A Catholic priest who is the first priest among Lisu and Rawang ethnic groups celebrated his 25 years of priestly ordination on April 28.
Father Peter Ah Phung, the coordinator of the RVA LISU program, celebrated the occasion in Putao Parish which is under Myitkyina Diocese in Myanmar.
In Myanmar, Lisu is recognized as one of 135 ethnic groups and has an estimated population of 600,000. Lisu lives in the north of the country. The Rawang people are an ethnic group who inhabit far northern Kachin State of Myanmar. They speak the Rawang language.
Charles Maung Bo, Archbishop of Yangon, the president of the Federation of the Asian Bishops’ Conferences (FABC), and apostolic Administrator of Myitkyina Diocese joined the celebration.
"When the parish priest decided to celebrate the event here in Putao, I was worried that it would be a burden for Catholics. Not only is the resident Catholic population few but also the existing road which is not so safe to travel to Putao," said Ah Phung.
Putao is more than 300 kilometers from Myitkyina, the capital city of Kachin State in Myanmar.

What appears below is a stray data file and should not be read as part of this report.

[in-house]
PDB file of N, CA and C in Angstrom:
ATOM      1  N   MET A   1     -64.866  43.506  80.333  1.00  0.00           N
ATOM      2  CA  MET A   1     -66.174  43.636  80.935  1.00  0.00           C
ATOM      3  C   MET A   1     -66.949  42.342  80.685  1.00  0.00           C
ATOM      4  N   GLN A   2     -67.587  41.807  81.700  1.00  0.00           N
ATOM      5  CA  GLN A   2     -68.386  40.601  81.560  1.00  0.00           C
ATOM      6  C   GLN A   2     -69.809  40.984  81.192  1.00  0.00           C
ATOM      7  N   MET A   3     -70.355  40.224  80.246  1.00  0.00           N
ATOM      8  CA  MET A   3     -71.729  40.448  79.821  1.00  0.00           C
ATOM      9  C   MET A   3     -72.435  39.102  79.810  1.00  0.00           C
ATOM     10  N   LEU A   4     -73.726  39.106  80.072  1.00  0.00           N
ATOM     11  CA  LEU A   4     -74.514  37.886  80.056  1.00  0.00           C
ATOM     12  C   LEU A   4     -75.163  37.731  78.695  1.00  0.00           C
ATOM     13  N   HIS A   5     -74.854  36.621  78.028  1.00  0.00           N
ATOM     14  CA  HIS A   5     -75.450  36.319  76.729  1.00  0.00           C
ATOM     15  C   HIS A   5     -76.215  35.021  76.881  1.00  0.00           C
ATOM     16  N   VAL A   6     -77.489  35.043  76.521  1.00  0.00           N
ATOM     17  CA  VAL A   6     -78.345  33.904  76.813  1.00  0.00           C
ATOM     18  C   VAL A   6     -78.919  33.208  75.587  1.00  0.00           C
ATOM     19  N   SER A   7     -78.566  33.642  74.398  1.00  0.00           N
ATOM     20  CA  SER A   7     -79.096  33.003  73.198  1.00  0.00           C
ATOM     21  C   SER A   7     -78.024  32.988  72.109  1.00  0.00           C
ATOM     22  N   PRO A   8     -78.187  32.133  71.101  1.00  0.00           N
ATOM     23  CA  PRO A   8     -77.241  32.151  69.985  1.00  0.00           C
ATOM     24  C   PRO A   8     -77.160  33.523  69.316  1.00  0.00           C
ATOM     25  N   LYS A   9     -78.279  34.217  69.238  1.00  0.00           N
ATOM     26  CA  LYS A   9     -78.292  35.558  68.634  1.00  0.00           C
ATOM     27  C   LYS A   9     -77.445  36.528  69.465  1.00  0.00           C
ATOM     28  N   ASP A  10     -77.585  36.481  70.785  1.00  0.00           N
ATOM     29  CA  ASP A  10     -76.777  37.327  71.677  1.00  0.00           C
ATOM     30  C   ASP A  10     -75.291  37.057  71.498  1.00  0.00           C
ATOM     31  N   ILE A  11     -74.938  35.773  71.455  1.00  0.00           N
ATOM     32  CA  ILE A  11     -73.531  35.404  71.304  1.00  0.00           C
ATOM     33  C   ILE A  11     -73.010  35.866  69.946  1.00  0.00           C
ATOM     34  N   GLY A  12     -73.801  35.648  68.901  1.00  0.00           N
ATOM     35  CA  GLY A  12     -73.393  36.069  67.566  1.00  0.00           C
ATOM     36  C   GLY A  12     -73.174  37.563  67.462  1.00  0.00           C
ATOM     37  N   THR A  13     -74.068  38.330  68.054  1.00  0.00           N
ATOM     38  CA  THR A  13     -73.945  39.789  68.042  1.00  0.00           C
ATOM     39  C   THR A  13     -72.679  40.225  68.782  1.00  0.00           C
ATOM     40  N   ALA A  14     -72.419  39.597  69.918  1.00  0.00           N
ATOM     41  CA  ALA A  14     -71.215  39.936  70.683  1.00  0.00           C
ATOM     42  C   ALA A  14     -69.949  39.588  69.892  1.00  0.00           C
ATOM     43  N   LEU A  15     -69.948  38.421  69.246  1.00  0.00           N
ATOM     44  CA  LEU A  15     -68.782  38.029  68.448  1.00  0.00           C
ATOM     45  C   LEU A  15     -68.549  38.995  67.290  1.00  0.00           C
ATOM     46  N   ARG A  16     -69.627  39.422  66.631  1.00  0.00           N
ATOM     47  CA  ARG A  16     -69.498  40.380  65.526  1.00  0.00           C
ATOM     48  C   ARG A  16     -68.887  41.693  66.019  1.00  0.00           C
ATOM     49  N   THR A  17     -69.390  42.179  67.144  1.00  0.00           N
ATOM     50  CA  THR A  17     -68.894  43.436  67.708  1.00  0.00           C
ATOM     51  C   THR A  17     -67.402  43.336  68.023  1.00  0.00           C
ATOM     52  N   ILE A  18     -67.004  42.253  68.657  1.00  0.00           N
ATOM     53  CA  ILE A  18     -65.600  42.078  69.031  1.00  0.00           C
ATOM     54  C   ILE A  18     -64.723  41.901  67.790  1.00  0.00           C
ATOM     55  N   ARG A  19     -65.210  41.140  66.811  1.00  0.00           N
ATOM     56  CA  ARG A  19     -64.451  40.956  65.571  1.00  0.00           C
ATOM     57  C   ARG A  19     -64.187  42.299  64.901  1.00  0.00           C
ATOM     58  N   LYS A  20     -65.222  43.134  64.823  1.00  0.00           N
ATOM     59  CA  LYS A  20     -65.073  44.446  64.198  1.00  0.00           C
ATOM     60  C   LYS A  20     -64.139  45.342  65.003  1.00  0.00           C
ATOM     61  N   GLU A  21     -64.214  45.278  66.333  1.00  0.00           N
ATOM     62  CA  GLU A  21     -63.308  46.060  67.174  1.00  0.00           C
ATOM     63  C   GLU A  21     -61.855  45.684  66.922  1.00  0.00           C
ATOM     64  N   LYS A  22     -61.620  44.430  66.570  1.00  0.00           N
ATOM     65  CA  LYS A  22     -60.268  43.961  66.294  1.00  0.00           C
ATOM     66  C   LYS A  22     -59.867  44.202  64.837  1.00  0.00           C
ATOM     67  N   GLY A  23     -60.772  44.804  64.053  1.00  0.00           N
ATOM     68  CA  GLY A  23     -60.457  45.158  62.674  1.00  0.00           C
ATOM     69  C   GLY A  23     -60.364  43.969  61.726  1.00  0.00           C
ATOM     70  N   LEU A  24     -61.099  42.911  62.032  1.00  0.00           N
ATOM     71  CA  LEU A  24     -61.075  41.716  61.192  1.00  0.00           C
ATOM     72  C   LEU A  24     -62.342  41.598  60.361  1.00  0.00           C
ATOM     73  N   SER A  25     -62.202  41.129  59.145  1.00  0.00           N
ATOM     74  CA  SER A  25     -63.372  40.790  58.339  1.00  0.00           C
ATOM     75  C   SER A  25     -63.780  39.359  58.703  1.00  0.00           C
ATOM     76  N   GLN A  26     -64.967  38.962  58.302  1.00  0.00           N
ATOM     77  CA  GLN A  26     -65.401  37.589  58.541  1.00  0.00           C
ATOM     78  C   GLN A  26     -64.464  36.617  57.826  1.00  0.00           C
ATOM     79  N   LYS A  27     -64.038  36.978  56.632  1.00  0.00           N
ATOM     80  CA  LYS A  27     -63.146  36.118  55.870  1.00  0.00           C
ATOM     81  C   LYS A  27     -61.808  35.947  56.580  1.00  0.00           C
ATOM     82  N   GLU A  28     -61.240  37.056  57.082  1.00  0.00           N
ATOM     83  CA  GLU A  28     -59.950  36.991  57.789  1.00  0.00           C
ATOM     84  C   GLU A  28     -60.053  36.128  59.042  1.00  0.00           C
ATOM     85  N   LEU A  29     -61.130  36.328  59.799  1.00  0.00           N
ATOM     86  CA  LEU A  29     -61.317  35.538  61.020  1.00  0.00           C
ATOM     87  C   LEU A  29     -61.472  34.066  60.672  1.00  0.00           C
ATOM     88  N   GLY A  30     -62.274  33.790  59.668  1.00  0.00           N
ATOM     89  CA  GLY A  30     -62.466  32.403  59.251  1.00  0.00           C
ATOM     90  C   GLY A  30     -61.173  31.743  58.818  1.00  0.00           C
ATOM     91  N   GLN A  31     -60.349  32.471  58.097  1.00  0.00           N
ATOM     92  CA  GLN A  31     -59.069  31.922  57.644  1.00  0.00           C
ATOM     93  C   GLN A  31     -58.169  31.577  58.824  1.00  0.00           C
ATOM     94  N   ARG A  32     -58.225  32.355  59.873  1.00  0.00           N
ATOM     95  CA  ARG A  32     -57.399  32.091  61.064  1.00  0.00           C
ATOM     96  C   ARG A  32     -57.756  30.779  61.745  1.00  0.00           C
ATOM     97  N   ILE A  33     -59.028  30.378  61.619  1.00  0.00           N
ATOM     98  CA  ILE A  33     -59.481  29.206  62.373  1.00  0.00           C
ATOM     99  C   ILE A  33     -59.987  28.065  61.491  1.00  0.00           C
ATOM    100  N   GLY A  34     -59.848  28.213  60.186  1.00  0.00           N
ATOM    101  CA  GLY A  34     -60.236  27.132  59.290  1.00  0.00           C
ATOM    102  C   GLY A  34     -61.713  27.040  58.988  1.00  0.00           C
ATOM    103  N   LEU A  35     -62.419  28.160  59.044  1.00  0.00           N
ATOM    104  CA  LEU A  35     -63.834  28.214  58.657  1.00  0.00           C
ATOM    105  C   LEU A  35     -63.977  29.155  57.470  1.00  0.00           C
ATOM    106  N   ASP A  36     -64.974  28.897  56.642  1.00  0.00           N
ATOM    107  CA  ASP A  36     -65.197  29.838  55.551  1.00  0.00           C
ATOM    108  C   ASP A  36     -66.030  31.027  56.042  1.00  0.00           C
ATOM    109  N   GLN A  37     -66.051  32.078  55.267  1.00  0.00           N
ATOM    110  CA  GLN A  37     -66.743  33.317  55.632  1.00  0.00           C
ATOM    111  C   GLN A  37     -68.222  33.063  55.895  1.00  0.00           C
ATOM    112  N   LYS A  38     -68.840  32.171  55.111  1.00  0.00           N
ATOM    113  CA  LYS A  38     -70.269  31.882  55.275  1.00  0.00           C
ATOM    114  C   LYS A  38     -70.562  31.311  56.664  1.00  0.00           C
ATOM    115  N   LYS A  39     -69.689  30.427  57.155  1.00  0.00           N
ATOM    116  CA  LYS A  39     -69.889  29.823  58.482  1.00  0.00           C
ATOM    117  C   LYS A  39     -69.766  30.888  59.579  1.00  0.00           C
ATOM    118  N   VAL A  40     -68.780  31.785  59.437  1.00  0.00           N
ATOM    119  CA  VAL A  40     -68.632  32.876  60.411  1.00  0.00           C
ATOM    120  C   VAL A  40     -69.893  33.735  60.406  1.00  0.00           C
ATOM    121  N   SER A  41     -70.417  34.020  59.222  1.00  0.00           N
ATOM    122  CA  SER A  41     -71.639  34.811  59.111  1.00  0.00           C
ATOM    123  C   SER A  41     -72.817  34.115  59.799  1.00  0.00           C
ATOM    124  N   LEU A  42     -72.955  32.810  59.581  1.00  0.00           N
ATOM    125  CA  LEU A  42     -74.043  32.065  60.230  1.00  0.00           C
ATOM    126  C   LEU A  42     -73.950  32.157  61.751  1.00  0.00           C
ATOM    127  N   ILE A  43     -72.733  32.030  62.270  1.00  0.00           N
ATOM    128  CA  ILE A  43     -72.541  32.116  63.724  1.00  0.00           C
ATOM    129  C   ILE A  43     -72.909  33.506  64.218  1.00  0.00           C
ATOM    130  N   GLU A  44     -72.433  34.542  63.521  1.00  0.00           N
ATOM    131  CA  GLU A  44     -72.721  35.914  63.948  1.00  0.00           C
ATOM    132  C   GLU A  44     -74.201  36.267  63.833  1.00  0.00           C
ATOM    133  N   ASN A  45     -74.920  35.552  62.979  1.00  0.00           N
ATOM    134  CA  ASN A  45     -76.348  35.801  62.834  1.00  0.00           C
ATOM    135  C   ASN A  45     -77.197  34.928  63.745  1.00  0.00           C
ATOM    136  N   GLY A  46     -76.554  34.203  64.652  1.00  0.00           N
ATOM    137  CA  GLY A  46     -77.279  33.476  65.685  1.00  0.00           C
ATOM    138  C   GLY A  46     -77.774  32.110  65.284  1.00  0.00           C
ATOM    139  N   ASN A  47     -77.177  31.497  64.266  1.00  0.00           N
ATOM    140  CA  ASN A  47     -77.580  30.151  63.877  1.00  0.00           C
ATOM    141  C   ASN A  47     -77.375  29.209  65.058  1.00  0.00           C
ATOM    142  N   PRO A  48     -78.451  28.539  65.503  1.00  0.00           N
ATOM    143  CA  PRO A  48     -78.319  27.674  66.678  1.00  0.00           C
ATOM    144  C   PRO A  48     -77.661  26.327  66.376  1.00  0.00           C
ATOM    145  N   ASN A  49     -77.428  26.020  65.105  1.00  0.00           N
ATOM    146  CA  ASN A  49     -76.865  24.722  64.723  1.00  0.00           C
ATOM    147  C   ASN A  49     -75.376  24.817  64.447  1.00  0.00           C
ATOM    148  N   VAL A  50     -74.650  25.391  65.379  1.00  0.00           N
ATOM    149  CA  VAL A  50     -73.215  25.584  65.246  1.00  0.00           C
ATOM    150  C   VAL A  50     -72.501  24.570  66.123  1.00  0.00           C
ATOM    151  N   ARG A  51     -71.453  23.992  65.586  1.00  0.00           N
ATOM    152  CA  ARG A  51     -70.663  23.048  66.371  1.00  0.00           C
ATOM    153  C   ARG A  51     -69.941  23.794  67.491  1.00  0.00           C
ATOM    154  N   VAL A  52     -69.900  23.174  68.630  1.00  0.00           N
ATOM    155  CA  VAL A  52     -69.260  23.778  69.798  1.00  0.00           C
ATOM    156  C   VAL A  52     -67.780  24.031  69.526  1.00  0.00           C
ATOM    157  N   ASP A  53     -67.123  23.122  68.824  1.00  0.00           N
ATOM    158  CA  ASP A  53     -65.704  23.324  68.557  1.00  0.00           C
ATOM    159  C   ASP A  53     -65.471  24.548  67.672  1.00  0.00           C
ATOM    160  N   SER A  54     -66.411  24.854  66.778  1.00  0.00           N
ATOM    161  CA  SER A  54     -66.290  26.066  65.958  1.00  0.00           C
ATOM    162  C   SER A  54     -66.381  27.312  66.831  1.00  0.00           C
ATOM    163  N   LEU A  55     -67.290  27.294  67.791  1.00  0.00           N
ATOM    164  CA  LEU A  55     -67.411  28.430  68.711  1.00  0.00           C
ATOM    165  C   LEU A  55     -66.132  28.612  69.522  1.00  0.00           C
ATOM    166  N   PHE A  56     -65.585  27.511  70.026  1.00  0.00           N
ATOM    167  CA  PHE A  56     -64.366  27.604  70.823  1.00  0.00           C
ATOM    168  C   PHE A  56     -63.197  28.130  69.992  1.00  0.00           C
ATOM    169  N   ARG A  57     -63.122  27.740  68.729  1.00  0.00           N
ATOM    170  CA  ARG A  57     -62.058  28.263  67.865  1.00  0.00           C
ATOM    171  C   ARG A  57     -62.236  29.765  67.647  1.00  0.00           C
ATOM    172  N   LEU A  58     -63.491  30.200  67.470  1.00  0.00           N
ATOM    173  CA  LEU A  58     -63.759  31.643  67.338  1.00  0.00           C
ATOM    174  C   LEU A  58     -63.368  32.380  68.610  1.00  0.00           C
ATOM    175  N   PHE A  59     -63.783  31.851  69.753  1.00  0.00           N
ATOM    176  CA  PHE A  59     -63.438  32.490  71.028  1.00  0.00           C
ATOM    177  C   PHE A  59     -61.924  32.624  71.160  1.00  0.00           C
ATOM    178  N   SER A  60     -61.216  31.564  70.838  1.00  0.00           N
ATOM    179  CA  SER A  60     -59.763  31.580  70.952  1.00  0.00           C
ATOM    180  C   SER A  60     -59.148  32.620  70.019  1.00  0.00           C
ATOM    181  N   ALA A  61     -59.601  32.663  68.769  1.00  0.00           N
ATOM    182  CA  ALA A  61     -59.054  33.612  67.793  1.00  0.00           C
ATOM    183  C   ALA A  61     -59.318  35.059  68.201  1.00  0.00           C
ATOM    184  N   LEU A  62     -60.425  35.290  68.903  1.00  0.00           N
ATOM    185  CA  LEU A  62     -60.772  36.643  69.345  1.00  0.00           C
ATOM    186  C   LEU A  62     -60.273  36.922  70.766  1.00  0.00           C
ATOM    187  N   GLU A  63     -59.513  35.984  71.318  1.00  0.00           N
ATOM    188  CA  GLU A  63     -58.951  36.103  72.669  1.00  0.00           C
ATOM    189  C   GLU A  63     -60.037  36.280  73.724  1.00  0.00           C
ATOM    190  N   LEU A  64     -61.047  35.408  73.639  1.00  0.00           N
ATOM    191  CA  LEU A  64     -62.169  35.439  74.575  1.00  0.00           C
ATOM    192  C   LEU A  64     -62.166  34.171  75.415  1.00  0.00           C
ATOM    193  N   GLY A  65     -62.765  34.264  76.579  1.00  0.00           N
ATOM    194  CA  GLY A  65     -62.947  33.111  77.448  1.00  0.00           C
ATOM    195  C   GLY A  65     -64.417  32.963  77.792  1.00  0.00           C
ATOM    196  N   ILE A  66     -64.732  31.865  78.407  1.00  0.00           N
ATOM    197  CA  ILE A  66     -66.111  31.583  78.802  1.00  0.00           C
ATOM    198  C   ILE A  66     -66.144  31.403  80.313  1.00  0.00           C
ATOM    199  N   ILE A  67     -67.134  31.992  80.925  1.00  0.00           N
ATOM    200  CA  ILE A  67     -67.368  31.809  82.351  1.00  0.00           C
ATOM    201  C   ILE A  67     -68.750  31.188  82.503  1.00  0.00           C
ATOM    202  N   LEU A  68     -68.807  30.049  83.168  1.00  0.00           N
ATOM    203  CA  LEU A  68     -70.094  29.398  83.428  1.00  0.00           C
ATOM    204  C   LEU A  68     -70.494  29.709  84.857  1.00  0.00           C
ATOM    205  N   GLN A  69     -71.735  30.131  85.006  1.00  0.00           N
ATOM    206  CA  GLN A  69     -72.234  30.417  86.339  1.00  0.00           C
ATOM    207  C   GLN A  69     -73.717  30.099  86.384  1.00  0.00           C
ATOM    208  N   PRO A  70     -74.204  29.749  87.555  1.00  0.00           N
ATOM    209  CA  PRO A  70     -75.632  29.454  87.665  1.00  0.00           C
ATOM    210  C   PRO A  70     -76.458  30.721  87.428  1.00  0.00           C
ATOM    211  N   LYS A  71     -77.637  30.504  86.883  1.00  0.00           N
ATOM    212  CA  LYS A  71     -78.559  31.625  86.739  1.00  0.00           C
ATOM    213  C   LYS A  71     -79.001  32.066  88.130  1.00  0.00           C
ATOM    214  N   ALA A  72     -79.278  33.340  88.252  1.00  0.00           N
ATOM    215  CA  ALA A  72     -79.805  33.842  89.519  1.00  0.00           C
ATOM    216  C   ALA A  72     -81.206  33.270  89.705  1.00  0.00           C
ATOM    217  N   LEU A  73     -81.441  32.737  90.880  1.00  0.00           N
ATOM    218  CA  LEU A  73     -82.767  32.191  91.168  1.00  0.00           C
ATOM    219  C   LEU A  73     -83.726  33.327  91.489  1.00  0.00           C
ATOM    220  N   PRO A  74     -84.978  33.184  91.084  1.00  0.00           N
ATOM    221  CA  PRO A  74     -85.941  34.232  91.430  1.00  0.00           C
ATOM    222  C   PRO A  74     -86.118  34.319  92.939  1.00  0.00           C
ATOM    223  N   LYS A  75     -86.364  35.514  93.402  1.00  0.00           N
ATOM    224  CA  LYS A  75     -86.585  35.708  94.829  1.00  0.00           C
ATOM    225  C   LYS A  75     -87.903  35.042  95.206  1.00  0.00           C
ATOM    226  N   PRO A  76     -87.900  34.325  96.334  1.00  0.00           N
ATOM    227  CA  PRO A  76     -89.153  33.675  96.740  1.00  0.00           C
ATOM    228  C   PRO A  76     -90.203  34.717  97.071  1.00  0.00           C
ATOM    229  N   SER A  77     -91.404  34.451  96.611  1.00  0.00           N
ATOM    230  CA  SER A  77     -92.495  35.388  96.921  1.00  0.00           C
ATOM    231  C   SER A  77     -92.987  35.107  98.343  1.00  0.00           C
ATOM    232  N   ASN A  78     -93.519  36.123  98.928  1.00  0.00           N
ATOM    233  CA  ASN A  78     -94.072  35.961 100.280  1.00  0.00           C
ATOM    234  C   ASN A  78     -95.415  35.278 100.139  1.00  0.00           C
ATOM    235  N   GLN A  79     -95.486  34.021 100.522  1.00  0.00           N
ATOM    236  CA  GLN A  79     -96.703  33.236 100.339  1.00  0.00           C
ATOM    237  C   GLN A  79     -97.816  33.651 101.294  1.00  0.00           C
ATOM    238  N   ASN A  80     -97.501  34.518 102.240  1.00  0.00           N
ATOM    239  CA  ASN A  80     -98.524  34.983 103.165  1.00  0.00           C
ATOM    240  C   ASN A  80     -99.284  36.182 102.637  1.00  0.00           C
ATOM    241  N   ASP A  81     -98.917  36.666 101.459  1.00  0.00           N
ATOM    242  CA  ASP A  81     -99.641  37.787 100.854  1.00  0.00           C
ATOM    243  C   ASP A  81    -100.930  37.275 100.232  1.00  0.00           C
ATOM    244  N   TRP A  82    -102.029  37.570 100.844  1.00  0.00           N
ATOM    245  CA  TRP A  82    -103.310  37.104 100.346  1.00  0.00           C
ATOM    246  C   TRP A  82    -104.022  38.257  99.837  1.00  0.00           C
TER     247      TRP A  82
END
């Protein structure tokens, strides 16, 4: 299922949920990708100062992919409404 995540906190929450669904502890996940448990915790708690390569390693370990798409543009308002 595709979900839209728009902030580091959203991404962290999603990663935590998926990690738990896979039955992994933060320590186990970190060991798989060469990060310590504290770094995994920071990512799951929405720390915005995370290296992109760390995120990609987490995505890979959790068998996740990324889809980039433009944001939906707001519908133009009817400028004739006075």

“Ah Phung is our first Lisu and Rawang priest. The majority of Putao Parish is also Lisu and Rawang ethnic people. Thus we want our beloved priest's silver jubilee to celebrate here," says Aung Myat, a catechist.
About 25 priests joined in the celebration.
Father John Laraw, Rector of Myitkyina Cathedral, preached the homily, emphasizing the Ah Phung's patience, exemplary behaviors, and contribution to pastoral ministry.
Over 200 people received the Sacrament of Confirmation on the occasion, administered by Cardinal Bo.
"This was my first time to Putao. Keeping their beau tradition, the residents show their love for me amazingly. Let’s try more for spreading the Gospel in Putao," said Cardinal Bo in the RVA Kachin video message.
Father Ah Phung thanked everybody for the prayer and wishes. - With inputs by RVA Lisu
Radio Veritas Asia (RVA), a media platform of the Catholic Church, aims to share Christ. RVA started in 1969 as a continental Catholic radio station to serve Asian countries in their respective local language, thus earning the tag “the Voice of Asian Christianity.” Responding to the emerging context, RVA embraced media platforms to connect with the global Asian audience via its 21 language websites and various social media platforms.